We need to talk about failure

It’s just over a month until the Institute of Fundraising’s Fundraising Convention and I for one am getting really excited! As an official blogger this year, I’ve been keeping an eye out for the sessions that I want to attend and the Failure Swop Shop is high on my list.

We don’t talk enough about failure

I’ve said this many times before, particularly in my column for Third Sector, that we don’t talk about failure enough. The recent State of the Sector report by think tank NPC brought this home even more. There is a major reluctance to take risks and potentially fail but the risk of never progressing is even more damaging. There was a quote in the digital chapter of the report that really stood out for me:

NPC

How can we ever achieve excellence – fundraising or otherwise – if we just do what we’ve always done? If we never push the boundaries? If we never take risks? One common theme emerging from every report produced this year (and there have been a few) is that if the sector doesn’t embrace digital – and understand what it means and its potential – it will get left behind. We cannot let this happen.

So I do hope that those speaking in the Failure Swop Shop will be honest and candid in their Fundraising Convention session – it is Chatham House rules after all – because I feel it’s so important to normalise failure. If you can learn from your failure and progress then have you actually failed?

Another session I am looking forward to is Digital. Are we doing it wrong? In this session, Reuben Turner and Pete Grant from GOOD Agency will be challenging the view that digital is just about convenience. They will be sharing examples where digital is used to build meaning, emotion and belief. Excellent. I loved being challenged and I hope this session will make me come away with a different view. If you work in digital and you’re going to Convention, this is a session you won’t want to miss.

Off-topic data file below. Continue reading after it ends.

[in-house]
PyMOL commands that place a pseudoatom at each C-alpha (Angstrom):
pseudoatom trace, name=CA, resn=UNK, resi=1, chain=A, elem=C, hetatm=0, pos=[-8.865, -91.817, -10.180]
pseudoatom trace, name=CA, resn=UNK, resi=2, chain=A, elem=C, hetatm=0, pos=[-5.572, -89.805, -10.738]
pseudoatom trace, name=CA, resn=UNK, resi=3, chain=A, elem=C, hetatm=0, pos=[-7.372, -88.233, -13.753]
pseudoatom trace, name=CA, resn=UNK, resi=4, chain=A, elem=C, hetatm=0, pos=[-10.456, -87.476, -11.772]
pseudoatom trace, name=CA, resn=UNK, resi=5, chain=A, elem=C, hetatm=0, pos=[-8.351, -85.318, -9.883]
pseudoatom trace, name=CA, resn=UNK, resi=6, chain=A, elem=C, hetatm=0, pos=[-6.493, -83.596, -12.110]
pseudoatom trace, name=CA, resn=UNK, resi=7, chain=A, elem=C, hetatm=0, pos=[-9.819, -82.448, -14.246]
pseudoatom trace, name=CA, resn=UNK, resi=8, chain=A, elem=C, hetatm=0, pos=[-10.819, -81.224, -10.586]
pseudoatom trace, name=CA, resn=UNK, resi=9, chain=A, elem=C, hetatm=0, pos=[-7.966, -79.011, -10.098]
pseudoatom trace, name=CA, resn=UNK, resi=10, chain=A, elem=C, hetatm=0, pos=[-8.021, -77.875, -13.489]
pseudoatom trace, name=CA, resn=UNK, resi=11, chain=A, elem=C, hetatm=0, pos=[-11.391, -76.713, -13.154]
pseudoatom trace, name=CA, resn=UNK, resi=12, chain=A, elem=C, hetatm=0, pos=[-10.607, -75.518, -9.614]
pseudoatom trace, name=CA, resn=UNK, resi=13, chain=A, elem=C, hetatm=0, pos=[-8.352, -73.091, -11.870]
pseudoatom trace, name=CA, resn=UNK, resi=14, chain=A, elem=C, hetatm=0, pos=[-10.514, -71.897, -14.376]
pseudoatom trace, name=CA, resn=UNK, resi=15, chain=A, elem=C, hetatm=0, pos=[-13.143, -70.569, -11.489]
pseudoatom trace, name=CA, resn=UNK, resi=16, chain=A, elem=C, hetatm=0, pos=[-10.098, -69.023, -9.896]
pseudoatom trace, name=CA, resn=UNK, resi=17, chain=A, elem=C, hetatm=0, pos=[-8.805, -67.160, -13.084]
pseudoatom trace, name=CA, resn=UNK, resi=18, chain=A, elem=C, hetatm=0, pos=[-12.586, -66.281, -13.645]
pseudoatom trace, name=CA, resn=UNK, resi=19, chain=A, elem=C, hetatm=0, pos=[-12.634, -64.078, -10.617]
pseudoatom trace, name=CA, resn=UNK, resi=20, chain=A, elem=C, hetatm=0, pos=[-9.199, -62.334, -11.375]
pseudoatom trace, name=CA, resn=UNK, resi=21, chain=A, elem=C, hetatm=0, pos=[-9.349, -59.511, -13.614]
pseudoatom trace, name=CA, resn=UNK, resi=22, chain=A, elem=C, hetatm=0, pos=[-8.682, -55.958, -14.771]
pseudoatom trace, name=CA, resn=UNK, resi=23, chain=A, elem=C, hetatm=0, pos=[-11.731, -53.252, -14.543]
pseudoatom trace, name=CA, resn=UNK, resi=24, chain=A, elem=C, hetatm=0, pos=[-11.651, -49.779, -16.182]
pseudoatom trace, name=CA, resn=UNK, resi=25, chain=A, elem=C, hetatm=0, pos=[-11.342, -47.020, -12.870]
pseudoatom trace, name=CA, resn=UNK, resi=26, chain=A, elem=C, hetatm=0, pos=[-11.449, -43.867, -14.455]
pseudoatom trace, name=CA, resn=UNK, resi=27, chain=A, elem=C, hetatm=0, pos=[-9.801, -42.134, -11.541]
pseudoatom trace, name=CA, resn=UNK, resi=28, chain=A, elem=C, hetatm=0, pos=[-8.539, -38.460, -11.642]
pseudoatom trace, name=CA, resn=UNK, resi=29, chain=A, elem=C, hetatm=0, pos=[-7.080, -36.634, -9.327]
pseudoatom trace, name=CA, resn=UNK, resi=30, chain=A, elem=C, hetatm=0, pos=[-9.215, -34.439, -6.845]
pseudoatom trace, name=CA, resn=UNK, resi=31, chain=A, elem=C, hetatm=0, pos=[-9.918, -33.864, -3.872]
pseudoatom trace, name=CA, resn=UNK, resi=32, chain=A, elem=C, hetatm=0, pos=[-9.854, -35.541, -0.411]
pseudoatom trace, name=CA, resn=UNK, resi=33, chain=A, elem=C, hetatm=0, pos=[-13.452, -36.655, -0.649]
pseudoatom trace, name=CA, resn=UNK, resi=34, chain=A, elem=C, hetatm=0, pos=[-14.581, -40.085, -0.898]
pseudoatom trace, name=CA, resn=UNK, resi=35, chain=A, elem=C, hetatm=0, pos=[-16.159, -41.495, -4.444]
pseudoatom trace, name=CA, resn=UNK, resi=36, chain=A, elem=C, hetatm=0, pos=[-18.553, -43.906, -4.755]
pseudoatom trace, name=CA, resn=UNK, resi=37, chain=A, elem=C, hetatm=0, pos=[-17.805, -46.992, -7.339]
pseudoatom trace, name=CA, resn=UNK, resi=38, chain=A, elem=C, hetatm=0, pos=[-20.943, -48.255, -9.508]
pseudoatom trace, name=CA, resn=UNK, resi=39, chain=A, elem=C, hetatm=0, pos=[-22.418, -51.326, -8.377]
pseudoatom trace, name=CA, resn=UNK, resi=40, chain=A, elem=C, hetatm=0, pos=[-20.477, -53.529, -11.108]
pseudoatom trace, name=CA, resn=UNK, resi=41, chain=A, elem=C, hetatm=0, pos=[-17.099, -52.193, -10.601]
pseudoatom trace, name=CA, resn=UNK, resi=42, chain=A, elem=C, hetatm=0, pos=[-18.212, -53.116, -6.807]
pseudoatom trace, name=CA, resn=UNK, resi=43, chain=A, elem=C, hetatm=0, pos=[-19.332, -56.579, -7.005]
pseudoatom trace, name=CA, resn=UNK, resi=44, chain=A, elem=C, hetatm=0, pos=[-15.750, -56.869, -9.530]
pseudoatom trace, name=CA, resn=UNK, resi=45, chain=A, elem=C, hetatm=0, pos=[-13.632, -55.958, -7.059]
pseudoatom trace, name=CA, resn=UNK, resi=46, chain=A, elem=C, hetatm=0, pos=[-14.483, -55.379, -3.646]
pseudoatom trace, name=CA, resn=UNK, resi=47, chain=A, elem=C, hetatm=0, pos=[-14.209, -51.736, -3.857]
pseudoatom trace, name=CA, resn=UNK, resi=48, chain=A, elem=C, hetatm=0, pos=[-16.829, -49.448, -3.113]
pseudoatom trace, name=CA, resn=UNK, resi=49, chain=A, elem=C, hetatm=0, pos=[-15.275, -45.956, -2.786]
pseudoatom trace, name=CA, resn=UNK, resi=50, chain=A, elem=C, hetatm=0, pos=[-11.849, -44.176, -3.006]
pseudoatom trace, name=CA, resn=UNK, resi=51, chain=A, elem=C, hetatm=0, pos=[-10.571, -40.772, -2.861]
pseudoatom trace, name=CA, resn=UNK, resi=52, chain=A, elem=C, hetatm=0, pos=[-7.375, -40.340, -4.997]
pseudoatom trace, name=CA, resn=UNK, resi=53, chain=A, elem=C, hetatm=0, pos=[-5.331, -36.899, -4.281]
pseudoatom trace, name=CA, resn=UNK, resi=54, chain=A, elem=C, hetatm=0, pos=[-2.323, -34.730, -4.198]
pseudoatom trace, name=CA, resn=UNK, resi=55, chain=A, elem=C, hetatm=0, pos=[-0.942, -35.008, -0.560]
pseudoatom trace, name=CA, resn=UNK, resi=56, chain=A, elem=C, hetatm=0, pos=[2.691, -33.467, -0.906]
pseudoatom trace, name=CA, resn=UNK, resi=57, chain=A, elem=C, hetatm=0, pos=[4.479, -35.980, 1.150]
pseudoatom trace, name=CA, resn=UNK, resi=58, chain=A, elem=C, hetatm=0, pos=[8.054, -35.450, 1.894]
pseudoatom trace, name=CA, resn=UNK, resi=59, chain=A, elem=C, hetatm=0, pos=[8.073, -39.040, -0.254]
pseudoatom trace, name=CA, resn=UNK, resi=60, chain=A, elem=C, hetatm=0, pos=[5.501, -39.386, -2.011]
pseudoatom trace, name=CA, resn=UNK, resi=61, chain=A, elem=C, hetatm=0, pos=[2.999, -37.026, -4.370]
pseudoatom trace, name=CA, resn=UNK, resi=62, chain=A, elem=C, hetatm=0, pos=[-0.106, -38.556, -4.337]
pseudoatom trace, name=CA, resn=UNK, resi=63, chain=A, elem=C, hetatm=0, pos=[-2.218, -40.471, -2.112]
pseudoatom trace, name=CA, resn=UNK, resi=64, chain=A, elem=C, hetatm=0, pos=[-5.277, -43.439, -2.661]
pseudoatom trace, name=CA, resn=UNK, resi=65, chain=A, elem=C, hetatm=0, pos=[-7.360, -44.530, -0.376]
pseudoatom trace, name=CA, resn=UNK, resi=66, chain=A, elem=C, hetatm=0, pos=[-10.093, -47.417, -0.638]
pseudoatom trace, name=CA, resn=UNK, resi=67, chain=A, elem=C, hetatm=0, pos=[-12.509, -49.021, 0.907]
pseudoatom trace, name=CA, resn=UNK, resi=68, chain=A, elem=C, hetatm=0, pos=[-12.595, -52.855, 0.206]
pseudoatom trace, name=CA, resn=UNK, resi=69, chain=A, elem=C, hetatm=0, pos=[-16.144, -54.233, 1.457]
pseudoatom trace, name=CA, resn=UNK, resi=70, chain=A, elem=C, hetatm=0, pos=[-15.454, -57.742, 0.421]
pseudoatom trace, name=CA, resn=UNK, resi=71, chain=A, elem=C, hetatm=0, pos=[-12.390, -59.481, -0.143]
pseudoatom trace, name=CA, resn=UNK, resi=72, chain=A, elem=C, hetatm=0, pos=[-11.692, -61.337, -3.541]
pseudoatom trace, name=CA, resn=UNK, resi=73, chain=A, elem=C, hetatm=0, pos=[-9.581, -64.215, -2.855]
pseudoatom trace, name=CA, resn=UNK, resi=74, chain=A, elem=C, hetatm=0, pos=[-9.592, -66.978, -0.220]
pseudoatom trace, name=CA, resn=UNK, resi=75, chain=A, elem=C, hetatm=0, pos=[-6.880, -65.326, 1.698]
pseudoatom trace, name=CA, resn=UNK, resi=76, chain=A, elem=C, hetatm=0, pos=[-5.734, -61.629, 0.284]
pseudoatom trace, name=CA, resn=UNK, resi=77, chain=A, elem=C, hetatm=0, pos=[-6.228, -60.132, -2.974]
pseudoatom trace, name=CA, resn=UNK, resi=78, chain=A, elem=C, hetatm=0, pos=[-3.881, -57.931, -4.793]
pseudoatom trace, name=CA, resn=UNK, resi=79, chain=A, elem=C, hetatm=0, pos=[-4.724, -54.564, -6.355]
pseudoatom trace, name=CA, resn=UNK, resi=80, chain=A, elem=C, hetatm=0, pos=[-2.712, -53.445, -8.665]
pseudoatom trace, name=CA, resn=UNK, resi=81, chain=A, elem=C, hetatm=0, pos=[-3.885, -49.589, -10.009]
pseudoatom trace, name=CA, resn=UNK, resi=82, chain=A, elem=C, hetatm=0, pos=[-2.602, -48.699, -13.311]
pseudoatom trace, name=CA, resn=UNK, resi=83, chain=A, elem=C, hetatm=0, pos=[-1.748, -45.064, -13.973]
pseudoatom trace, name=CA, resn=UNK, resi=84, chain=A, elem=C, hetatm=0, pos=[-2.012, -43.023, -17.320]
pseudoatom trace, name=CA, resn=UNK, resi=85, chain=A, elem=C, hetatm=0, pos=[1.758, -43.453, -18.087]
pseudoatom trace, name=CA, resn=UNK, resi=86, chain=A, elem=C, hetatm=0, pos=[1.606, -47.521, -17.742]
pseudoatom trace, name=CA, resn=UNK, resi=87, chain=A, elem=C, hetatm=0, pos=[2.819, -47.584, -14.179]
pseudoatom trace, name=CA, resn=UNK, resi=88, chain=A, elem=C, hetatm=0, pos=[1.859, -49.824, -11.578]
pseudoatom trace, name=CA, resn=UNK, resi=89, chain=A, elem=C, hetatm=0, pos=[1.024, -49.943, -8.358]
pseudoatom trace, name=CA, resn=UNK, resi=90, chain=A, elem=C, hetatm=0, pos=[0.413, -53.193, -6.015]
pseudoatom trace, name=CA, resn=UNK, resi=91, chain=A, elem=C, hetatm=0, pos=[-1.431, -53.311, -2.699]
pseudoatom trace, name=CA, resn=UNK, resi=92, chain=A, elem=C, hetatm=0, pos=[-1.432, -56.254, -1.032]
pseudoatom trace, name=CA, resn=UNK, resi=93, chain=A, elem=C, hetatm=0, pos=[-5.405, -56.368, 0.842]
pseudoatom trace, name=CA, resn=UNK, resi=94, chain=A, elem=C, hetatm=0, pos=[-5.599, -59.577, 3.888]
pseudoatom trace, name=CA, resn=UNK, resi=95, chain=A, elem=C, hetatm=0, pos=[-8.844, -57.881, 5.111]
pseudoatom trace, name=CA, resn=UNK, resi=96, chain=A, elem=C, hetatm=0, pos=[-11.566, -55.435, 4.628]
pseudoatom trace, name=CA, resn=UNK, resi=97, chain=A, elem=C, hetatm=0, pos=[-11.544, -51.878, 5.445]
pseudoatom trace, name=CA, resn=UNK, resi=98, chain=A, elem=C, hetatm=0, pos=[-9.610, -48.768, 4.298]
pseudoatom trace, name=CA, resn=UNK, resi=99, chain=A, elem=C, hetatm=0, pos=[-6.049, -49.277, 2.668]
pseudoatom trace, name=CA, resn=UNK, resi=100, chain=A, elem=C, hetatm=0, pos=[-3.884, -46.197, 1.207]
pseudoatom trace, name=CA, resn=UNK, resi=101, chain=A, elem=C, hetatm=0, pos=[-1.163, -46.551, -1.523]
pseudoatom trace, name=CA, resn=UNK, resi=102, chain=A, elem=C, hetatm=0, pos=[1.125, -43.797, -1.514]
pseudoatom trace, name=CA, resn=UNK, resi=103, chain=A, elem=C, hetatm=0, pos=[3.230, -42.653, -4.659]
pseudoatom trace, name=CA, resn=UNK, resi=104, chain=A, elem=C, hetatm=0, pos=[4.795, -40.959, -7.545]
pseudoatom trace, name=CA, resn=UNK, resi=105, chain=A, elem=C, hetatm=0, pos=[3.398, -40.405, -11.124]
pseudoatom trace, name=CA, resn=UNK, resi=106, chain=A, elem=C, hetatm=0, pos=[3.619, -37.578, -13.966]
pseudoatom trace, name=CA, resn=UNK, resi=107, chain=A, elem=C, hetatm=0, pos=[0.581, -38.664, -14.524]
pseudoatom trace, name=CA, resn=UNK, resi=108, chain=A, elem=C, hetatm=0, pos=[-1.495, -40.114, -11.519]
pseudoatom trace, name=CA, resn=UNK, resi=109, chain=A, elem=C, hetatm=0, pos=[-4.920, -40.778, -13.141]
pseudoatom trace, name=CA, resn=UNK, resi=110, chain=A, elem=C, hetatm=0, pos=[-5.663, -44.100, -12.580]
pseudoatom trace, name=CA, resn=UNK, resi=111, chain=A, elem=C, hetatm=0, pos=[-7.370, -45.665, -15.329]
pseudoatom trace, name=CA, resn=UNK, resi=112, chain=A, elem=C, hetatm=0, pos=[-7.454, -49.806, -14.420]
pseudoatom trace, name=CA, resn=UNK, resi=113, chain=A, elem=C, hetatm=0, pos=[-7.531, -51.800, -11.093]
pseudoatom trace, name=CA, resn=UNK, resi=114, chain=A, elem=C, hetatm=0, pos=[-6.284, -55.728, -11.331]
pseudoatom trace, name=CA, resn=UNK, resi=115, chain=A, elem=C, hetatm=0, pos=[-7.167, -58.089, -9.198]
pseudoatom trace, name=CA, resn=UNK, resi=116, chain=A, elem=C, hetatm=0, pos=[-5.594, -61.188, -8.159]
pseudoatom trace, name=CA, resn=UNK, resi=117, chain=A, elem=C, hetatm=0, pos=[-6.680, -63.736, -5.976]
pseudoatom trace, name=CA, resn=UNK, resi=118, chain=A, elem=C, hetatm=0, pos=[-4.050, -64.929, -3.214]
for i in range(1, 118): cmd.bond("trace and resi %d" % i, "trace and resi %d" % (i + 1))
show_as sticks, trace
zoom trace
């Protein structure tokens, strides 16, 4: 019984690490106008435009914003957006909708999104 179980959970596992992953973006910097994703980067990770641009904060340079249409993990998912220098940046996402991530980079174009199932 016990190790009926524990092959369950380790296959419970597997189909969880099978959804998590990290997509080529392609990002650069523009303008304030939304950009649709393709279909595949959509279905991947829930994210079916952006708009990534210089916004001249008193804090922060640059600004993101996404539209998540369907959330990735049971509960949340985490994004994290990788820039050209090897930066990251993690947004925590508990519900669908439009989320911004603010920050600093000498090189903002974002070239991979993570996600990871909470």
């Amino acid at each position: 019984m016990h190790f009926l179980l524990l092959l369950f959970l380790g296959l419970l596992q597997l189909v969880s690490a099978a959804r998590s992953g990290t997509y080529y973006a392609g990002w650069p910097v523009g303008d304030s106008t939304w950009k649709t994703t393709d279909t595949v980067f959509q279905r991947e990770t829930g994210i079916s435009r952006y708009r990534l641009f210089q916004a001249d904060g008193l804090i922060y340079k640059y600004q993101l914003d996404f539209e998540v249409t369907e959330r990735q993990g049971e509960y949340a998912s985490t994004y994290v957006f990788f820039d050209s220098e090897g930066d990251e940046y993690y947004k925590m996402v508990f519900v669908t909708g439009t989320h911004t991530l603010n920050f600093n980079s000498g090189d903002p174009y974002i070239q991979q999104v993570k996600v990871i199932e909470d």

Join me and the fundraising community at the UK’s biggest event for fundraisers!

Charity Governance Awards 2017

Congratulations to all the winners of the Charity Governance Awards!

All seven winners will share in the £35,000 prize pot, each winning a £5,000 unrestricted grant.

Asthma UK was named the first recipient of the new ‘Embracing Digital’ award for transforming the charity with their bold digital strategy including a new ‘personalised’ website, plus funding for digital health research projects and smartphone apps. Just nine months after launch, the charity reached over half a million more people, inspiring 33% of users to see their doctor or call Asthma UK’s helpline.

Asthma UK, Charity Governance Awards 17 (photo-Kate Darkins)

As a trustee of the Small Charities Coalition, I’m delighted that these awards also recognise the work and achievements of small charities.

Michael Howell, Chair of the Trusteeship Committee at the award organisers The Clothworkers’ Company, said:

“Highly-skilled trustees, diverse boards and their innovative use of digital technology are all areas that the House of Lords Select Committee on Charities has recommended as a focus for the sector. Therefore, we are delighted that our winners provide real-life examples of how that can be achieved. I encourage charities to download our free e-book which is full of inspiring stories from these superb shortlisted charities – including, of course, our winners! I hope this will provide inspiration for new journeys towards great governance.”

Download the free e-book here.

The winners and runners-up

Board diversity and Inclusivity

  • Winner – Voluntary Arts
  • Runners-up – George House Trust; MindOut

Embracing Digital

  • Winner – Asthma UK
  • Runners-up – Raise the Roof Kenya; Royal Opera House

Embracing opportunity and harnessing risk

  • Winner – Winner: Preston Road Women’s Centre
  • Runners-up – Body & Soul; Changing Futures North East

Improving impact – charities with 3 staff or fewer

  • Winner – St Peter’s Community Wellbeing Projects
  • Runners-up – Green’s Windmill Trust; The INSPIRE Foundation

Improving impact – charities with 4-25 paid staff

  • Winner – Prisoner’s Education Trust (PET)
  • Runners-up – FutureVersity (Tower Hamlets Summer Education); Key4Life

Improving impact – charities with 26+ paid staff

  • Winner – Step by Step
  • Runners-up – St John of Jerusalem Eye Hospital; Treloar Trust

Managing turnaround

  • Winner – Off The Record (Bristol)
  • Runners-up – Dementia UK; Kentish Town City Farm